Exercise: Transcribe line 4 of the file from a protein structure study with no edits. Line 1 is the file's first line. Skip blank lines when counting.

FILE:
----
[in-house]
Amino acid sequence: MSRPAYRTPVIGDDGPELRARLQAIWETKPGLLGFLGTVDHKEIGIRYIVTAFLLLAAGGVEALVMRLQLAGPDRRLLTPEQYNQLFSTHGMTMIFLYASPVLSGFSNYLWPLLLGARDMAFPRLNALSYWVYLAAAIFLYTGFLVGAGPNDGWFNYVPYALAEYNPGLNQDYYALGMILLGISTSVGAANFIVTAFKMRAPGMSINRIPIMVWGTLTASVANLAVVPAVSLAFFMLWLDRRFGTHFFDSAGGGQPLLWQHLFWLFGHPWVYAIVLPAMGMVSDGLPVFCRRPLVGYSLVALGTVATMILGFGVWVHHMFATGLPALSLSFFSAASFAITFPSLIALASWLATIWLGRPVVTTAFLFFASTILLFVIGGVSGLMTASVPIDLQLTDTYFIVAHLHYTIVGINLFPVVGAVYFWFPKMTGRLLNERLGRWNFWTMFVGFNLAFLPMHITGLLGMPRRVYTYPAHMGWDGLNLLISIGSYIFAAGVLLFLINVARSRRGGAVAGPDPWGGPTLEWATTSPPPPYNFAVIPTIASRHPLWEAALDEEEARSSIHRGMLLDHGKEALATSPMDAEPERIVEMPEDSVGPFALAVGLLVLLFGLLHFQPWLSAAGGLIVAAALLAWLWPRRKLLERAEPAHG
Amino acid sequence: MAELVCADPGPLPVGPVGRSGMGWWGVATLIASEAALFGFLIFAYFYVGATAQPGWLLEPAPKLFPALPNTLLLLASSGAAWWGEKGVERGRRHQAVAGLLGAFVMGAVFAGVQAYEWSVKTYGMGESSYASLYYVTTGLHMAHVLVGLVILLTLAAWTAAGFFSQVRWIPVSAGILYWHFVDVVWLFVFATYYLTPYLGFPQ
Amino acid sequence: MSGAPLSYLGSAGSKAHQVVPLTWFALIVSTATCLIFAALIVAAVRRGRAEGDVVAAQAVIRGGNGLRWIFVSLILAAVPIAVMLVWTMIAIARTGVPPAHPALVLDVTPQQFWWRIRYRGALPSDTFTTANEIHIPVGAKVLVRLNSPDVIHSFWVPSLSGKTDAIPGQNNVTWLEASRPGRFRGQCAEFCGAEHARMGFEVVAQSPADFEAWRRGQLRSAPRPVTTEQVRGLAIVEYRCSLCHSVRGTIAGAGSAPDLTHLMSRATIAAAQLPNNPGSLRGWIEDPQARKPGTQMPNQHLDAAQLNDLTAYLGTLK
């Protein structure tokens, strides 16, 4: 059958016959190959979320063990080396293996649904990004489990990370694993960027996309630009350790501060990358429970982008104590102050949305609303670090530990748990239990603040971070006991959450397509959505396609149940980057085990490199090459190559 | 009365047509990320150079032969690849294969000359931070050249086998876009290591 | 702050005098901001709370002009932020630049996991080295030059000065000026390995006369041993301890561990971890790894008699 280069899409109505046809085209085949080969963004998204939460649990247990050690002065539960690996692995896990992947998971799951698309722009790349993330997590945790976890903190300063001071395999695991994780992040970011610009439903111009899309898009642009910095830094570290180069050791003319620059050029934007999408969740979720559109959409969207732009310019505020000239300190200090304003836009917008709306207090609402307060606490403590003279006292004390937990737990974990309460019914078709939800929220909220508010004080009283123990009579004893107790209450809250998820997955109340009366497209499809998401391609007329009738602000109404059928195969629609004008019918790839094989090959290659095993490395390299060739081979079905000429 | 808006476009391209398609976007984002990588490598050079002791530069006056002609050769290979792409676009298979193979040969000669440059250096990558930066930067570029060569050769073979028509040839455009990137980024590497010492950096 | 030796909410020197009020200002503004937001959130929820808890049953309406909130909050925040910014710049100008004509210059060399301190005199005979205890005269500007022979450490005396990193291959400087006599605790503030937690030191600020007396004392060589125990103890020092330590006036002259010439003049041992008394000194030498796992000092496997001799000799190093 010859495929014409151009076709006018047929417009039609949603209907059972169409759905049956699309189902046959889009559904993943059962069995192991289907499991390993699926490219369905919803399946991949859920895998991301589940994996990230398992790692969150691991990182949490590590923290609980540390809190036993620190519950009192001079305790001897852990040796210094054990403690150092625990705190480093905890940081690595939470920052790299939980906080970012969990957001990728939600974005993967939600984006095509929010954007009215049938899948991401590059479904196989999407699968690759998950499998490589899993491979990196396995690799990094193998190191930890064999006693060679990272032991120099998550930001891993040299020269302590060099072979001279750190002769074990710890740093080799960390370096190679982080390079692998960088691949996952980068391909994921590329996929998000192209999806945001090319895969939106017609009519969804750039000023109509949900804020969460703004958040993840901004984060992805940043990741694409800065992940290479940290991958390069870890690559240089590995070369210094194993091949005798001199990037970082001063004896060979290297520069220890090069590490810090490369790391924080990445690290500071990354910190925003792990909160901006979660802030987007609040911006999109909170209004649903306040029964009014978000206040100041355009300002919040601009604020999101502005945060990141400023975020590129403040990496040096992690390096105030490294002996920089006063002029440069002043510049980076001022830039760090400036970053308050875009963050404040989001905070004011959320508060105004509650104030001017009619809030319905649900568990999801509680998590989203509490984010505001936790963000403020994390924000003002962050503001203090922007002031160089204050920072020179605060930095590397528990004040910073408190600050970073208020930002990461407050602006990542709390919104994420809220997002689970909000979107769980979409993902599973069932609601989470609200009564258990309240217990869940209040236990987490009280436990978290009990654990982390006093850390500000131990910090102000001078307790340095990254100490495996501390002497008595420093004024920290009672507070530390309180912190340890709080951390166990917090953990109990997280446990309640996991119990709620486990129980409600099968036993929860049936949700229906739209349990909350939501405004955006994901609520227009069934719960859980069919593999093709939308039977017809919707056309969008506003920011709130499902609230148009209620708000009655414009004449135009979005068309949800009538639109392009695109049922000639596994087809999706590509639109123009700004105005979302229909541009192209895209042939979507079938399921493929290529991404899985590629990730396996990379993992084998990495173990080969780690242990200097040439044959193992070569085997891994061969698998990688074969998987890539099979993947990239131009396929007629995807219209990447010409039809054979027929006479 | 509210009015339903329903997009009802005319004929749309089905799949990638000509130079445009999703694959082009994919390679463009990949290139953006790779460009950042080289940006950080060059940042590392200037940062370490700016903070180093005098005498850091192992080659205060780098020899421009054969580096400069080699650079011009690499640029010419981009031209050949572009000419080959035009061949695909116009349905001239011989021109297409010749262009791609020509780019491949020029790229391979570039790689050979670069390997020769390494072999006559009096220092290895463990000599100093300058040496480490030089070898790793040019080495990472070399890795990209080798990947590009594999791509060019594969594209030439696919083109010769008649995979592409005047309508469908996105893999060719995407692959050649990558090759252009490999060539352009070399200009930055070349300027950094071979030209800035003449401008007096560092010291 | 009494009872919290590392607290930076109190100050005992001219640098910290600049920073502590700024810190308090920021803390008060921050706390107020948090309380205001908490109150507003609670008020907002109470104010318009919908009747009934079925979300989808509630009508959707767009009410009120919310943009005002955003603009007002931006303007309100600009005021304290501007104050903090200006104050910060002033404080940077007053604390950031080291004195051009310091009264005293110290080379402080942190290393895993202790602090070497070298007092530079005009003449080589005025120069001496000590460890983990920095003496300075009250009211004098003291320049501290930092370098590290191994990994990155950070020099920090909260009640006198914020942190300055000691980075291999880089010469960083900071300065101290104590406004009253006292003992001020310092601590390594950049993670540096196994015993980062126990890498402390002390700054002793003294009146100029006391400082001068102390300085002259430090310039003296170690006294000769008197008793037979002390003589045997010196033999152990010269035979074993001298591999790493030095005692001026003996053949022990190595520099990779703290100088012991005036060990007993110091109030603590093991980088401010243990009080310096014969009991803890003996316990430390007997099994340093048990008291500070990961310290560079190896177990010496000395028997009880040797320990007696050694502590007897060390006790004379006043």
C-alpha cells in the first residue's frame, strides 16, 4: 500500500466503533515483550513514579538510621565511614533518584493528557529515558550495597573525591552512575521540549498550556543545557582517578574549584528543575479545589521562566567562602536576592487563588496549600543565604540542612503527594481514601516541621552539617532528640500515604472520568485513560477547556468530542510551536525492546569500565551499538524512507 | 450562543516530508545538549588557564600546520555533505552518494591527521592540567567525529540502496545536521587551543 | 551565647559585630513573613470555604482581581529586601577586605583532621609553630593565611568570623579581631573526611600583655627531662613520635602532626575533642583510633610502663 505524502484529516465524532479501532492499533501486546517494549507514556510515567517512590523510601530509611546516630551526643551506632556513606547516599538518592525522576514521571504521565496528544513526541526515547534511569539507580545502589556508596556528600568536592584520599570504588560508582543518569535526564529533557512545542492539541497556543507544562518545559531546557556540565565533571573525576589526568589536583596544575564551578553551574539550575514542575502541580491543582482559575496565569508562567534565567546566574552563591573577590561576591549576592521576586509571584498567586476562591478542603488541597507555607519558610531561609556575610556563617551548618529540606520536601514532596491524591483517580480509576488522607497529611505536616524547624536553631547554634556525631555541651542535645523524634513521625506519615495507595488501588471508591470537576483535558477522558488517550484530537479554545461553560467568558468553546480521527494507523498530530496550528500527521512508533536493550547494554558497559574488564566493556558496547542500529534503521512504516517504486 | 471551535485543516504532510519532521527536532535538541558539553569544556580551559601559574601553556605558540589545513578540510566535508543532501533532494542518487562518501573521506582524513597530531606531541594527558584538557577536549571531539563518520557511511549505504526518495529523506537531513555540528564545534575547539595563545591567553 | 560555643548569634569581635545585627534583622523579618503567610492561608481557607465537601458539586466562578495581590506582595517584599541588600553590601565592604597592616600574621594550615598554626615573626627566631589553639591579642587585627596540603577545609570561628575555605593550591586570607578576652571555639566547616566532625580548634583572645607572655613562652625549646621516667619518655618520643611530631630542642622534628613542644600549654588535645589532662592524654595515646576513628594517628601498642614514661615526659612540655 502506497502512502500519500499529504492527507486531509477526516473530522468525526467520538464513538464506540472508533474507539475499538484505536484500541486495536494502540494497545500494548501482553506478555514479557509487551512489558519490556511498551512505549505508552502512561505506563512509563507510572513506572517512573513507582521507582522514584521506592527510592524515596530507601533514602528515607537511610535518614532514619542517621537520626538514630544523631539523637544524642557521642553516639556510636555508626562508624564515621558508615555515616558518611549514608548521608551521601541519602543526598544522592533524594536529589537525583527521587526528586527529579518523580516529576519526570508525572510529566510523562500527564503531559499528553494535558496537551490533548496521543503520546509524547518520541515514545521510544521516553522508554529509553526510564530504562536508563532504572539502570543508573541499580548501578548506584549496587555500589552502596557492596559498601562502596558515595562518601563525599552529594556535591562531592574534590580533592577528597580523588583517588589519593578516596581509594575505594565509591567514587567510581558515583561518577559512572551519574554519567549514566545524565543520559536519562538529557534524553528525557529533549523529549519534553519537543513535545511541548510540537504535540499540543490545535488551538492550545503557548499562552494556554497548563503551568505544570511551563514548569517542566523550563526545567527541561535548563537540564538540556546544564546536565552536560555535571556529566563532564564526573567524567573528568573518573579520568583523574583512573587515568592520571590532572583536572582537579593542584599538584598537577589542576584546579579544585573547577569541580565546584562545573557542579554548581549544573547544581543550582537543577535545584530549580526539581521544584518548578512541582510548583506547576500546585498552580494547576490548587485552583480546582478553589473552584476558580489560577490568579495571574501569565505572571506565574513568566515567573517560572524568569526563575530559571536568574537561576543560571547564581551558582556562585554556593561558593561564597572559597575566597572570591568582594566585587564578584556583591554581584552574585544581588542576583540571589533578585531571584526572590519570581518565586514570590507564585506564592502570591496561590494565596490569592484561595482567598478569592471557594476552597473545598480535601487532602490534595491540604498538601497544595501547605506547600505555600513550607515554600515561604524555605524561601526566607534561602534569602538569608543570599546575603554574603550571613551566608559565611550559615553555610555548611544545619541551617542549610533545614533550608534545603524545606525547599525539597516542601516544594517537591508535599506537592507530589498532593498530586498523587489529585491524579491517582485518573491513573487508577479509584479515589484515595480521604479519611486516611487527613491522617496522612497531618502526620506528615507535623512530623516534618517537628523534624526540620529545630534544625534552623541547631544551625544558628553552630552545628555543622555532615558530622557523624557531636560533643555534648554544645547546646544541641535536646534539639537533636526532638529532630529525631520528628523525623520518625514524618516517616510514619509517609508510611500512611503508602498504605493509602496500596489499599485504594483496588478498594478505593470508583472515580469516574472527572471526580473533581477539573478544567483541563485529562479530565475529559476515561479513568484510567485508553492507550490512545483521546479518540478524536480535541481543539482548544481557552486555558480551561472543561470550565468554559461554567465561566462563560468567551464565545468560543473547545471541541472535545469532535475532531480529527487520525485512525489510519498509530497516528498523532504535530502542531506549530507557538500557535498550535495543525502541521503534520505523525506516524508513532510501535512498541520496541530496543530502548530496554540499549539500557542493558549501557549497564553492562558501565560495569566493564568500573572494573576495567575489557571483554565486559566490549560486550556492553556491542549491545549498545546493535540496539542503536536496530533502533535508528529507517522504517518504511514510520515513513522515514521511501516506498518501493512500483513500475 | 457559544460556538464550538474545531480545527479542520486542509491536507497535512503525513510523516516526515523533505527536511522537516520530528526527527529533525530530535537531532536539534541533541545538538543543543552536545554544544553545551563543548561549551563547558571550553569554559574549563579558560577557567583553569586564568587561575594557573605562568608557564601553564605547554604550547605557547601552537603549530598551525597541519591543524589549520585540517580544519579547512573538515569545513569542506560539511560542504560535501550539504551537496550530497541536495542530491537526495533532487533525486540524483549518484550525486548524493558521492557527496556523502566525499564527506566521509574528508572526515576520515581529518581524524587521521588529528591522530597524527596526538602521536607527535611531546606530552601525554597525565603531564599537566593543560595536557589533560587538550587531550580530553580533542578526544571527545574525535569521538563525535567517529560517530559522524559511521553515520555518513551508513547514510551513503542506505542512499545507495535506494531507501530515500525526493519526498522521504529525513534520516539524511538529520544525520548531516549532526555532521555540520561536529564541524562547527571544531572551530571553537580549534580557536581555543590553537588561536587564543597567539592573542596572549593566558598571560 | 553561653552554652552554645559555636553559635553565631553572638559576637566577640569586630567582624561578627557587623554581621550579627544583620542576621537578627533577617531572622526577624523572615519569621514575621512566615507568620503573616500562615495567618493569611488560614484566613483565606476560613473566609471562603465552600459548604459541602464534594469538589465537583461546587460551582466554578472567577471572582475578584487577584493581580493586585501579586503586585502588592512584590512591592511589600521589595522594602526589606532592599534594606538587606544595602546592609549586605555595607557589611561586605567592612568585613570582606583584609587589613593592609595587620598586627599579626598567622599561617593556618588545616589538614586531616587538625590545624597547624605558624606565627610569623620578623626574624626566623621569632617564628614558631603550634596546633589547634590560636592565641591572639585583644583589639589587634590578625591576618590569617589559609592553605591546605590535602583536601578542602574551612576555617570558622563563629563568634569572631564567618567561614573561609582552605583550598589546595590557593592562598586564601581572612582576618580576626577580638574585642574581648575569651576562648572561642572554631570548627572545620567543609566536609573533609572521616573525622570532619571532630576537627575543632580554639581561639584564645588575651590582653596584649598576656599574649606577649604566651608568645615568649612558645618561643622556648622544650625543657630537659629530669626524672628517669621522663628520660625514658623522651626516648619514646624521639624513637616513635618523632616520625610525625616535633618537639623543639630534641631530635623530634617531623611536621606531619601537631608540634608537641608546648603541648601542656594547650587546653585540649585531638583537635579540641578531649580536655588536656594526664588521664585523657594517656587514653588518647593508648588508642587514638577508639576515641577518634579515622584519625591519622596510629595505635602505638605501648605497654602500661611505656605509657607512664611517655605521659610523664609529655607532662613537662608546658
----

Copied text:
Amino acid sequence: MSGAPLSYLGSAGSKAHQVVPLTWFALIVSTATCLIFAALIVAAVRRGRAEGDVVAAQAVIRGGNGLRWIFVSLILAAVPIAVMLVWTMIAIARTGVPPAHPALVLDVTPQQFWWRIRYRGALPSDTFTTANEIHIPVGAKVLVRLNSPDVIHSFWVPSLSGKTDAIPGQNNVTWLEASRPGRFRGQCAEFCGAEHARMGFEVVAQSPADFEAWRRGQLRSAPRPVTTEQVRGLAIVEYRCSLCHSVRGTIAGAGSAPDLTHLMSRATIAAAQLPNNPGSLRGWIEDPQARKPGTQMPNQHLDAAQLNDLTAYLGTLK